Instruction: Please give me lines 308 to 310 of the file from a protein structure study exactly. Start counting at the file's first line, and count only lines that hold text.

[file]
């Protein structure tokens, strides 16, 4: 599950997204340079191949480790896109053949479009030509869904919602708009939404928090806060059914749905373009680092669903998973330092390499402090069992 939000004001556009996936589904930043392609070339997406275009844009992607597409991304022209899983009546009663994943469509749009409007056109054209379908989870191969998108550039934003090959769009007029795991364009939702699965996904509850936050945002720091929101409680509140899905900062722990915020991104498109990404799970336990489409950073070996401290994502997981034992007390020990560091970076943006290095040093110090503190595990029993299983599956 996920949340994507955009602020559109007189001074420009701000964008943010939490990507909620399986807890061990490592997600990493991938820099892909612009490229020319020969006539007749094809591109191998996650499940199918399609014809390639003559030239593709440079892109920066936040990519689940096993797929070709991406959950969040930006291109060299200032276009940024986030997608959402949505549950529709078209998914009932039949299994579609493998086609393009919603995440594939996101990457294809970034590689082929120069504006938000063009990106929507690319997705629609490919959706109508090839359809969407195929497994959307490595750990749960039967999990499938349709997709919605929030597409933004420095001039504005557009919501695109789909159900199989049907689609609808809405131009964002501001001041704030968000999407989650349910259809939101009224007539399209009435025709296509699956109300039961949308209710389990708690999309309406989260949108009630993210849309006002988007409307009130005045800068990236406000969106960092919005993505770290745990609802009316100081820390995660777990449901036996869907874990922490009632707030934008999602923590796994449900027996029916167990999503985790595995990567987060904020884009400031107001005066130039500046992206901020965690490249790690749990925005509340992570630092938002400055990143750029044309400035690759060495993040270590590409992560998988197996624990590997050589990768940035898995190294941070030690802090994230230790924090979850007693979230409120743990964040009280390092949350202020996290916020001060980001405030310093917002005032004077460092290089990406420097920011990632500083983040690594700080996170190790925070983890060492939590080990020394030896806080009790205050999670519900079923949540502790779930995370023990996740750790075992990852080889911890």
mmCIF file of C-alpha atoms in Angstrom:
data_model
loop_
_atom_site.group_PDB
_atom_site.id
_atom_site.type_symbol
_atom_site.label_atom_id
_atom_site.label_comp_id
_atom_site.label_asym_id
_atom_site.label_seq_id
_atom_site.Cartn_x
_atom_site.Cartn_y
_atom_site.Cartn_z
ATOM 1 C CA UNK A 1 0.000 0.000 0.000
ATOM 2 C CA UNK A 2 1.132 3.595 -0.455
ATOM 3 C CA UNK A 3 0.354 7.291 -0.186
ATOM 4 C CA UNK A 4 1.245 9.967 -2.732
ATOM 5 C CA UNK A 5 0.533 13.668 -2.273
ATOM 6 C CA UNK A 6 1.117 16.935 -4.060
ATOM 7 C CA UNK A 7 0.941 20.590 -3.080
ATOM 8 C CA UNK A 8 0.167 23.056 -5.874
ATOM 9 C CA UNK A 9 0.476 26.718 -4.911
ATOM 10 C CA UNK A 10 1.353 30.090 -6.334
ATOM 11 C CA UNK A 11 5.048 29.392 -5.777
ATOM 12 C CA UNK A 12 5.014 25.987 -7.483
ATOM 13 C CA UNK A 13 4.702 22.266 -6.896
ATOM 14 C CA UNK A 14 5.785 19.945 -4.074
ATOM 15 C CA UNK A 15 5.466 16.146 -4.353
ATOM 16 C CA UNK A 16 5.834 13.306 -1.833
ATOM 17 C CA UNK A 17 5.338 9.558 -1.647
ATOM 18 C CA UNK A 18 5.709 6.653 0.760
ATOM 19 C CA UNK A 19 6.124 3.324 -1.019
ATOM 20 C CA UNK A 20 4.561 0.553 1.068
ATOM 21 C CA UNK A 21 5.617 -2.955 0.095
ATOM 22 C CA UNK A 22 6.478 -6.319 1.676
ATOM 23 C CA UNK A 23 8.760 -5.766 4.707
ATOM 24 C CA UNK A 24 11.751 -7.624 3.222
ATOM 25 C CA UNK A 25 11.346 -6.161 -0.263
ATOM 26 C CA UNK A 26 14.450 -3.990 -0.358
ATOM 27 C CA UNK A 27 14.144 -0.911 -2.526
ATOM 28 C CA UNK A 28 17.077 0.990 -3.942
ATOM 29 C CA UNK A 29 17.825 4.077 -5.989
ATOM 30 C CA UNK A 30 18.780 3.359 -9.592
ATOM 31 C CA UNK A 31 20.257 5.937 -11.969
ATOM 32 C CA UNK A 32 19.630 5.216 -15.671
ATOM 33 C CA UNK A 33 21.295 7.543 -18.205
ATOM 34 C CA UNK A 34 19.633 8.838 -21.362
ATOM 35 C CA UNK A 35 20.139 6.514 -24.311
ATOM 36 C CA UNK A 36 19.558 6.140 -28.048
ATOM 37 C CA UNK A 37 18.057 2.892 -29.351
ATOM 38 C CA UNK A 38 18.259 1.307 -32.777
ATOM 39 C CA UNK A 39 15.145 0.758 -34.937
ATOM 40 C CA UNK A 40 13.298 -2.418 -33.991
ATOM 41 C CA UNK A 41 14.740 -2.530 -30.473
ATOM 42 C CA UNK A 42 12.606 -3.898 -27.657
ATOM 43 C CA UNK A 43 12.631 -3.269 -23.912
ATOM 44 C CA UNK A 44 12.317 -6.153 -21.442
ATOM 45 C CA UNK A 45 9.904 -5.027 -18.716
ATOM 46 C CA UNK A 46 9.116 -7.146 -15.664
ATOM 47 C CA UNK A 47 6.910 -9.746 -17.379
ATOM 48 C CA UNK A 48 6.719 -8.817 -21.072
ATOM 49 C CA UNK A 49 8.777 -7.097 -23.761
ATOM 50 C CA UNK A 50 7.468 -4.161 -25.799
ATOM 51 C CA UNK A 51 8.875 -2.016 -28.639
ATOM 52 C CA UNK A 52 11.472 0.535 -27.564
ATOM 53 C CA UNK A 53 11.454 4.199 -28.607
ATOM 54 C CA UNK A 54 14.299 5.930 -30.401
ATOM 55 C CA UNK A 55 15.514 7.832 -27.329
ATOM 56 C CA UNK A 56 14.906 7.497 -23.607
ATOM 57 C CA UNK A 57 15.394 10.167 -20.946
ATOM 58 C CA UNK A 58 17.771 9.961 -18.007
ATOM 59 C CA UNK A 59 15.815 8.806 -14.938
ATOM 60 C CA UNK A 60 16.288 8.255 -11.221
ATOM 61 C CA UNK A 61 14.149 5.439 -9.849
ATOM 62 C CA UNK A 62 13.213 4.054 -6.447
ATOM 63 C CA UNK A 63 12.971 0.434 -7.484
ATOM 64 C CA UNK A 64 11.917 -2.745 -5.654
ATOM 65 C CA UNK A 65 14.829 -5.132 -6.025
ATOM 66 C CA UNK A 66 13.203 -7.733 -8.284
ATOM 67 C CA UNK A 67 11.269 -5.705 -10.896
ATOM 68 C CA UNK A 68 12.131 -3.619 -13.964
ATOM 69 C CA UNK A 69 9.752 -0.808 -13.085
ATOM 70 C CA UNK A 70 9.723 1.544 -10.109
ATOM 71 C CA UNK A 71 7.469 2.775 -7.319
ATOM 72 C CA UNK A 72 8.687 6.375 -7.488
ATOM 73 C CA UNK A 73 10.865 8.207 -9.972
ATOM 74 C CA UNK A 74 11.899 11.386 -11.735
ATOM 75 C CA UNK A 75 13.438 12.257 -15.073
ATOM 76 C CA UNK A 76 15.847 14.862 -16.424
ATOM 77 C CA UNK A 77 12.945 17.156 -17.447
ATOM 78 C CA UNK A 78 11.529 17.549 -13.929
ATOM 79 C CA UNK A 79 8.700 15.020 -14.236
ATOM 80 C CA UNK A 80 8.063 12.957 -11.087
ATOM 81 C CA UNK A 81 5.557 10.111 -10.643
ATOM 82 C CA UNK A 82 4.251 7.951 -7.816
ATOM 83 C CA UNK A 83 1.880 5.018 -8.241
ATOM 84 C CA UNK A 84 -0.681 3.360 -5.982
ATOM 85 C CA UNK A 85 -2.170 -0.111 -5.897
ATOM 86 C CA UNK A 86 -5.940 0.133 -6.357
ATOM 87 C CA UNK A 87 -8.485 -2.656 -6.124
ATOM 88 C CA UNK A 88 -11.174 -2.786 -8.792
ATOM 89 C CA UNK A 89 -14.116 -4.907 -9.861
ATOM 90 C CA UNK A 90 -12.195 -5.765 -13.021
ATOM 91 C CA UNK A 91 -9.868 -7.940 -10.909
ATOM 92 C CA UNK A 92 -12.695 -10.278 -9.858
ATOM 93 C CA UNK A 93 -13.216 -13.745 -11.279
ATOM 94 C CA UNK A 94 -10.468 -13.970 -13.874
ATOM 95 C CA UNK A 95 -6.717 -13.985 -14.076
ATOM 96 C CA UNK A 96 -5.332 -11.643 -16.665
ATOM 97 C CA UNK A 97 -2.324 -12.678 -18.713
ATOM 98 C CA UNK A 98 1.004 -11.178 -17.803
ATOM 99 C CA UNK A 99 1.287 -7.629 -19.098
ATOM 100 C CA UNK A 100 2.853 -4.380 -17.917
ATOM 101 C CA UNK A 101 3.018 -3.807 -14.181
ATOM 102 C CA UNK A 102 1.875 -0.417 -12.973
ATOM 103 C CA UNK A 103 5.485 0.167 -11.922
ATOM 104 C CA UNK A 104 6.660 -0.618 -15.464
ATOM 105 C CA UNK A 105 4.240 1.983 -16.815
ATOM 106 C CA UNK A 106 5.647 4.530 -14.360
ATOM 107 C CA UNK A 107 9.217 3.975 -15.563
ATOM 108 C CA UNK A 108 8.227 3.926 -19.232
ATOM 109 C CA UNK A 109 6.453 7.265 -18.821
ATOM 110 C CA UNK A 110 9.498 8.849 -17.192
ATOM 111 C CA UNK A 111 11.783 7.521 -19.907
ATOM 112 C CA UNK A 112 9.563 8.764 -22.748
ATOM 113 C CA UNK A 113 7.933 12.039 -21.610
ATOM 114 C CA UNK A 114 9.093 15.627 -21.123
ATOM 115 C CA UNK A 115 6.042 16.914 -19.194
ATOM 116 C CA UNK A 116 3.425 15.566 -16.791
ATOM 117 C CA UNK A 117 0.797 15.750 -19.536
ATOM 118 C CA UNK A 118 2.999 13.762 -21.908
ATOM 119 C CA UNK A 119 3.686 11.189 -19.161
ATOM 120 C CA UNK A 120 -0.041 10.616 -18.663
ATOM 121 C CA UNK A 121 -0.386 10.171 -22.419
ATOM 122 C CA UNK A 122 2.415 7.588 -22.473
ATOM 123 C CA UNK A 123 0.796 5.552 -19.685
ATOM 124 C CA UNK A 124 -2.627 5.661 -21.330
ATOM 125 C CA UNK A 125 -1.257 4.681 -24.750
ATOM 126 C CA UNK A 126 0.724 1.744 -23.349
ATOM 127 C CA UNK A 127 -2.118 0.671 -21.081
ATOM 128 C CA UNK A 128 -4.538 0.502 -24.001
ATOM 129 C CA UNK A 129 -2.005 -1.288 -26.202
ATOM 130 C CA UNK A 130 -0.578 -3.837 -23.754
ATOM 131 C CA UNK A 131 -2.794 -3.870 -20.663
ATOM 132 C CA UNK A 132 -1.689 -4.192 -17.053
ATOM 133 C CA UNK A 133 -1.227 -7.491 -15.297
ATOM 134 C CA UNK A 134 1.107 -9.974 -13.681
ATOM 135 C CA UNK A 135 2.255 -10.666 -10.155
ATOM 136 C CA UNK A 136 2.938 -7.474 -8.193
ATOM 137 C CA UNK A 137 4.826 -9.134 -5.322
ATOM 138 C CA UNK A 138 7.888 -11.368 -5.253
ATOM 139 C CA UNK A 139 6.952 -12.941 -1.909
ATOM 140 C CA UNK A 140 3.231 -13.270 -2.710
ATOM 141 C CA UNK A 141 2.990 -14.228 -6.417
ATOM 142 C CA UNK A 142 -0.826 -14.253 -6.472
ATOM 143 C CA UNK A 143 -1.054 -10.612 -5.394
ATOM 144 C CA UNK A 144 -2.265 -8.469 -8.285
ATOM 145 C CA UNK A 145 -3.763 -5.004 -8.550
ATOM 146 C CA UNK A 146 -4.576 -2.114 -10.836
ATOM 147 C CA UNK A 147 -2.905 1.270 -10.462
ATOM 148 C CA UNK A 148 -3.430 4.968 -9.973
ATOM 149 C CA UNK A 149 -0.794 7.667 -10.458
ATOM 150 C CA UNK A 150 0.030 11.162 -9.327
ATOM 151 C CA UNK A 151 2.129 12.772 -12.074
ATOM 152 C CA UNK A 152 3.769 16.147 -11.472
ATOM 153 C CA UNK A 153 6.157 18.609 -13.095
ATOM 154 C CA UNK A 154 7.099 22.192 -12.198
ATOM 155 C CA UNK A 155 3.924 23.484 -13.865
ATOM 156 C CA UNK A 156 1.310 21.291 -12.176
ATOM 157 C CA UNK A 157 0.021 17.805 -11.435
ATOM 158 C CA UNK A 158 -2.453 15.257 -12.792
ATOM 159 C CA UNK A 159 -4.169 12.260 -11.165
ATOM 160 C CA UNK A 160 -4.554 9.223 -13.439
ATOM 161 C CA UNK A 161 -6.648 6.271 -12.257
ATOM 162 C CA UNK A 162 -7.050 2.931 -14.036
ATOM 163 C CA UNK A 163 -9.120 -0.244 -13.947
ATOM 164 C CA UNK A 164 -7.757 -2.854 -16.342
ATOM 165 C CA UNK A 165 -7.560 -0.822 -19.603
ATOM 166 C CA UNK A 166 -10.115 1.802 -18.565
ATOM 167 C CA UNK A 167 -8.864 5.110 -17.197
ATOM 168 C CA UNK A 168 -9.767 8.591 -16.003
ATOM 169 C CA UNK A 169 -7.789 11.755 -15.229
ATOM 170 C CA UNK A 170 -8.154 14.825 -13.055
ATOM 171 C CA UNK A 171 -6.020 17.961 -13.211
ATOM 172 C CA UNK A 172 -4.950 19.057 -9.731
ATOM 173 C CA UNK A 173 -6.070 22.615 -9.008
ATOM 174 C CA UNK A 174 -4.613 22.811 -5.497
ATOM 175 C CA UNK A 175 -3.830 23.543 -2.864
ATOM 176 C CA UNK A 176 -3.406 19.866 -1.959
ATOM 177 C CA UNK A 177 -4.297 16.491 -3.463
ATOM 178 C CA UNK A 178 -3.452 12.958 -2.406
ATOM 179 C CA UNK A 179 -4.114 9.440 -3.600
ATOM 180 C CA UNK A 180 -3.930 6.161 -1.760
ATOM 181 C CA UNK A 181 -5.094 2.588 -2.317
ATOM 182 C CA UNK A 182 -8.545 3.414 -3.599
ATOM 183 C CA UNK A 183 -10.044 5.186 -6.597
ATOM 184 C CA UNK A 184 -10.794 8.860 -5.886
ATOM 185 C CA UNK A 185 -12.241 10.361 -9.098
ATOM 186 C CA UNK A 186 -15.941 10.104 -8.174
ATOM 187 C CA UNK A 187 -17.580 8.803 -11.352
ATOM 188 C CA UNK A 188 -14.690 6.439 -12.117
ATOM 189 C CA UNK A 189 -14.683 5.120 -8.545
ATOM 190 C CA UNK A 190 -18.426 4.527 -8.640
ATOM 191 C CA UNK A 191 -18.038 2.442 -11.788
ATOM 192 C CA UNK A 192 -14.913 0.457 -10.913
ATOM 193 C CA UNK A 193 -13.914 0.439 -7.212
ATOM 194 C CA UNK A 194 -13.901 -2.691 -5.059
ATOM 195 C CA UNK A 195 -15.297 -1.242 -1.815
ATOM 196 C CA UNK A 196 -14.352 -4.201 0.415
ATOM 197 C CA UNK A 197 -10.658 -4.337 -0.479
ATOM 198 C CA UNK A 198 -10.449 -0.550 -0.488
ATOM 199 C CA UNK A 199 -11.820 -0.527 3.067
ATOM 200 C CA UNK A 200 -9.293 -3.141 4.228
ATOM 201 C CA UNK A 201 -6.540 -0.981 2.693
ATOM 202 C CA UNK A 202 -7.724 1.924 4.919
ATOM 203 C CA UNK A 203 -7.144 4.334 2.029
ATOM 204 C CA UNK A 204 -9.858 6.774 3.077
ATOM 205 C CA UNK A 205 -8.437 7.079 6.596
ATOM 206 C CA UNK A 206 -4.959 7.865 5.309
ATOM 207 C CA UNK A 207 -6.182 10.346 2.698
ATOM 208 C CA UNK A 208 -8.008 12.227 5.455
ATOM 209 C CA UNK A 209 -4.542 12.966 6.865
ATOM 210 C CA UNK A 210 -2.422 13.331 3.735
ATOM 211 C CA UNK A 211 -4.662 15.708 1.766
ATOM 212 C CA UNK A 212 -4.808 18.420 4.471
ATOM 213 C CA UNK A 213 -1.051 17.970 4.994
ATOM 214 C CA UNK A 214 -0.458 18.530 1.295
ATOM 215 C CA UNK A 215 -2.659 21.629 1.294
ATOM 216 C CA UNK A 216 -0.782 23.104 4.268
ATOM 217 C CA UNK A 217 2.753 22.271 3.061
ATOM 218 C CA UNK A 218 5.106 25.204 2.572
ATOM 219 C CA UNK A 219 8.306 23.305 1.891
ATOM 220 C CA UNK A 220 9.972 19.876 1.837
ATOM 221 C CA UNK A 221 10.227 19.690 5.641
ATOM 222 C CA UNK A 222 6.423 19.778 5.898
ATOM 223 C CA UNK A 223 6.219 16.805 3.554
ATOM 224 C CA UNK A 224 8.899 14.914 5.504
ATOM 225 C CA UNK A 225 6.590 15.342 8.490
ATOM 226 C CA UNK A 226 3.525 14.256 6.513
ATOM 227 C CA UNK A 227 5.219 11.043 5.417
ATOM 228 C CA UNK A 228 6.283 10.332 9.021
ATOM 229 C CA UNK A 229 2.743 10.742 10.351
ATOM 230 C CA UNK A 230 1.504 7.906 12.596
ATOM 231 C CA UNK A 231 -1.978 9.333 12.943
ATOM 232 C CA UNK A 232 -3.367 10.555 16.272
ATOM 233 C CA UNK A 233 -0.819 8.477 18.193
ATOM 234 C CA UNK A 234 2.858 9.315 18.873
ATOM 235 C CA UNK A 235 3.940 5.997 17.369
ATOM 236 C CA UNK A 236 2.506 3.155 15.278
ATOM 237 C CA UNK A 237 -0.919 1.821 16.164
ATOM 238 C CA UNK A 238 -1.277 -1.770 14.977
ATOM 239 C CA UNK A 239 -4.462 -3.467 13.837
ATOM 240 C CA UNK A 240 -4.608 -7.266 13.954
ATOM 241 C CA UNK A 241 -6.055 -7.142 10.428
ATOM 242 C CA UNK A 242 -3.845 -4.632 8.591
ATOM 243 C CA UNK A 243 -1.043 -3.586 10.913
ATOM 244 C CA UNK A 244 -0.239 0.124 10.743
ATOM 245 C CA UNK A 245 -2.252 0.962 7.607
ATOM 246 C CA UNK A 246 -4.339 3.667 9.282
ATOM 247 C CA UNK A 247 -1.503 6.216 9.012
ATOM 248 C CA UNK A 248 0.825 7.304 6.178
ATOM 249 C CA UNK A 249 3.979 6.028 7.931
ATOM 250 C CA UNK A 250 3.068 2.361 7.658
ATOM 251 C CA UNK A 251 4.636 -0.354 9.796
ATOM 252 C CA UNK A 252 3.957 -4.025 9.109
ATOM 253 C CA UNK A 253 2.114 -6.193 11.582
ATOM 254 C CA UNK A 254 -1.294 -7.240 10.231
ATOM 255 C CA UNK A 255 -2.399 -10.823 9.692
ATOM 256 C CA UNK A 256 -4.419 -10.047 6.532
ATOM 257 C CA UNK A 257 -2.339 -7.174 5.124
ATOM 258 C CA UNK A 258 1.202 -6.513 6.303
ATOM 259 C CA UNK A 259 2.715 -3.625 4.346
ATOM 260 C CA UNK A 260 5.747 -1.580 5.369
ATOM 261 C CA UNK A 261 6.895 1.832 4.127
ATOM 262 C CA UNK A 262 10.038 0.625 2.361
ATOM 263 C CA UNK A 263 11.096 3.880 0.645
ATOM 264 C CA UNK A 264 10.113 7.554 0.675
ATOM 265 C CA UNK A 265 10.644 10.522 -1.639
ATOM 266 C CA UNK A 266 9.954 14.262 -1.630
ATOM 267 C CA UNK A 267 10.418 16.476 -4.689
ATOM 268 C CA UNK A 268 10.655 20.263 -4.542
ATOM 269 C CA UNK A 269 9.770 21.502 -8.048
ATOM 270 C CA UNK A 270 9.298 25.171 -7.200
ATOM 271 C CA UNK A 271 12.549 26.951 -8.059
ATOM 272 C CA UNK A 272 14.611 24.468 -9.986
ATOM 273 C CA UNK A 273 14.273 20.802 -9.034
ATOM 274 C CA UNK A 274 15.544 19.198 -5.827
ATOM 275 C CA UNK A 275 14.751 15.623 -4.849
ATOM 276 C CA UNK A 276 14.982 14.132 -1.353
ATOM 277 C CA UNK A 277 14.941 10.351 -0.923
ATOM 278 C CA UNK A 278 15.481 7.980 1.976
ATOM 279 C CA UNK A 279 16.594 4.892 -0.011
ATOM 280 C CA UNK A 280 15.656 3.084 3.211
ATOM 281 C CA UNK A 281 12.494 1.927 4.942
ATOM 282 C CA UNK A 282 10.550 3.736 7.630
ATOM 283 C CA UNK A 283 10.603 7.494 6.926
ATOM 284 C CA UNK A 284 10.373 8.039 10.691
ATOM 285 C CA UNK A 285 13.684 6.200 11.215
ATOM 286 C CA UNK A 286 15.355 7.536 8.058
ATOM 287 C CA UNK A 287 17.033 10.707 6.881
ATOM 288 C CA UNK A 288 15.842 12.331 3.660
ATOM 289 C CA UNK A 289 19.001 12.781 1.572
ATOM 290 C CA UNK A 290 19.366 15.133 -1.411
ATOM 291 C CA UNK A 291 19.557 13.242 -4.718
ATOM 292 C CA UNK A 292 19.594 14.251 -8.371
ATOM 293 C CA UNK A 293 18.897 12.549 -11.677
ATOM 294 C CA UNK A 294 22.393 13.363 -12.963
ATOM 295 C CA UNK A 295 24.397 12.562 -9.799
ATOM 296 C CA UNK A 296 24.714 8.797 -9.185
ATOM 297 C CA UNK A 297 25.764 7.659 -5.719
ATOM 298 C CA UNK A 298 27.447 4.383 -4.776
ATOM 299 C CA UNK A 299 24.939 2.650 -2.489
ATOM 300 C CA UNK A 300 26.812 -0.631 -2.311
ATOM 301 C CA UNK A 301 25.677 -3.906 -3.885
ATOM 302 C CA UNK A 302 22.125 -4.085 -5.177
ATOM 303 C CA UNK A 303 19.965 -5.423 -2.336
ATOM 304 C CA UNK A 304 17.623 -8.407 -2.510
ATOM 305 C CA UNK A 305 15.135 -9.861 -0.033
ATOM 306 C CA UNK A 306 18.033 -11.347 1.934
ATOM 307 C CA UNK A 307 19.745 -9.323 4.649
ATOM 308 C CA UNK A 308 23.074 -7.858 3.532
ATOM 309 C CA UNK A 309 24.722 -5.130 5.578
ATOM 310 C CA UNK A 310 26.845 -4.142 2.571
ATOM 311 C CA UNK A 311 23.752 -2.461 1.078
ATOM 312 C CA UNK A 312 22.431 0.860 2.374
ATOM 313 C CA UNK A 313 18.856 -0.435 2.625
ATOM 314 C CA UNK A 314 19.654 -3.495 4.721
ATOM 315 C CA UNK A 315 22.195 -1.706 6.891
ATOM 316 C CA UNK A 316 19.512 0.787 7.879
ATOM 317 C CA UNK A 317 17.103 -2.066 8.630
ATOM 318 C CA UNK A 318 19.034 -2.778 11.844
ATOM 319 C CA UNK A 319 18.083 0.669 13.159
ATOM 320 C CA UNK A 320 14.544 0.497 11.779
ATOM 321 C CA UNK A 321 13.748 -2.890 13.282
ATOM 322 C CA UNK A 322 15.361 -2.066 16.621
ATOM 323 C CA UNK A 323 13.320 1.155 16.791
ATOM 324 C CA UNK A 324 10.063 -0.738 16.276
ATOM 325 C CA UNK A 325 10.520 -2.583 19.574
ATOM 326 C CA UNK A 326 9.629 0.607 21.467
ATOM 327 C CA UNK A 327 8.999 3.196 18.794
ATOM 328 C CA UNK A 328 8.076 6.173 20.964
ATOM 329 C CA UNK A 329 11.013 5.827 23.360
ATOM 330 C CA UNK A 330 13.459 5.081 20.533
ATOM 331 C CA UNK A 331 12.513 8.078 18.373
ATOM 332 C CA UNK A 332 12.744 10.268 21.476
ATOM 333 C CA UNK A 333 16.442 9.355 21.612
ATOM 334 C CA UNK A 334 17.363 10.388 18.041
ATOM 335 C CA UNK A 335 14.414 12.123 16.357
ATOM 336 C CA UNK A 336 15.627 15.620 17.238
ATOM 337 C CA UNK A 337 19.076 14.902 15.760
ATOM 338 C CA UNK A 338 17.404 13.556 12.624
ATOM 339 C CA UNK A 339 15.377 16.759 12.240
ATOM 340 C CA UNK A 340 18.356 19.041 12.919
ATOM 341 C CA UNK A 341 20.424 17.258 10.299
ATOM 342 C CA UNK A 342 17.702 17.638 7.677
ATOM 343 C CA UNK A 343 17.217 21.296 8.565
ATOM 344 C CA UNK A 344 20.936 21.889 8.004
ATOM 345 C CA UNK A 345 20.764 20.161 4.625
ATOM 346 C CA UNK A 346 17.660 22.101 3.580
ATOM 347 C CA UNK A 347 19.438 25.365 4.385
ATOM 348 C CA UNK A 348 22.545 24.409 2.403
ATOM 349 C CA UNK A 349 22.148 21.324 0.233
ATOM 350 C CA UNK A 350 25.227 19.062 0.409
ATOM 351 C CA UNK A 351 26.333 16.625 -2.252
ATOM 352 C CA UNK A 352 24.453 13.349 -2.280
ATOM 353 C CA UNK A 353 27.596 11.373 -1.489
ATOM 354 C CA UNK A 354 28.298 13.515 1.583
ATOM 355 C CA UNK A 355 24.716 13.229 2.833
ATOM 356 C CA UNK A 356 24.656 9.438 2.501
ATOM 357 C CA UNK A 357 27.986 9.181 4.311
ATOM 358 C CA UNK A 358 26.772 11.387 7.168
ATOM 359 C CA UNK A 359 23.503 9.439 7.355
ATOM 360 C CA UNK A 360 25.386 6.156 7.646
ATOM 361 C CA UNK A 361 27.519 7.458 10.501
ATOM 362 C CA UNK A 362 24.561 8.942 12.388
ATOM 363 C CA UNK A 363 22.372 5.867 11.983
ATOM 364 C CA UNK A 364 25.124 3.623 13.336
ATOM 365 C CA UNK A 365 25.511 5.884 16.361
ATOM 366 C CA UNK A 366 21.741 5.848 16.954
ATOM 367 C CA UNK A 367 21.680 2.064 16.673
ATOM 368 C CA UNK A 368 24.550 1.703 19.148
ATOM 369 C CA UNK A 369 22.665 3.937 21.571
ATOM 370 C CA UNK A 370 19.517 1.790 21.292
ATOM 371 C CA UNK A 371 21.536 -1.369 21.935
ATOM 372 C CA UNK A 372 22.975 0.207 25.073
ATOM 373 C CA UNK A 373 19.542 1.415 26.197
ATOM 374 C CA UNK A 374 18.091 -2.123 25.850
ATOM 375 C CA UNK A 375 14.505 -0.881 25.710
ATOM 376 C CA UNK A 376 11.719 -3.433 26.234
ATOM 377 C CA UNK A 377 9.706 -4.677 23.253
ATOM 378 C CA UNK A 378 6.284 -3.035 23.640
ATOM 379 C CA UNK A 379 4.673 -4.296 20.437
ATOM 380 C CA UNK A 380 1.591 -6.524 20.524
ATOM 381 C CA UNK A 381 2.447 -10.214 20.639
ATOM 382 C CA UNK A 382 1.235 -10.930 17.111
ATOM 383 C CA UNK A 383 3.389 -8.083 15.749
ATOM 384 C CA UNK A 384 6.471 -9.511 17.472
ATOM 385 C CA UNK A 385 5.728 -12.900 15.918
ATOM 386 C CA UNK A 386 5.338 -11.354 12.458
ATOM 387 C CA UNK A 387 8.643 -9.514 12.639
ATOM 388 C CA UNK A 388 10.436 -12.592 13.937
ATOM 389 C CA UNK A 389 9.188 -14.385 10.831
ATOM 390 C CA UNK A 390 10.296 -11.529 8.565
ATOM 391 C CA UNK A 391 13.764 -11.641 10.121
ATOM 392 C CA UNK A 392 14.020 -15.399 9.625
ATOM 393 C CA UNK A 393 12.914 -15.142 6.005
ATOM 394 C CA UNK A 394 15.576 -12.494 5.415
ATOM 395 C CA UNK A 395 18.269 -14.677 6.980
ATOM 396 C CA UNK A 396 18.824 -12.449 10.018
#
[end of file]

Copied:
ATOM 294 C CA UNK A 294 22.393 13.363 -12.963
ATOM 295 C CA UNK A 295 24.397 12.562 -9.799
ATOM 296 C CA UNK A 296 24.714 8.797 -9.185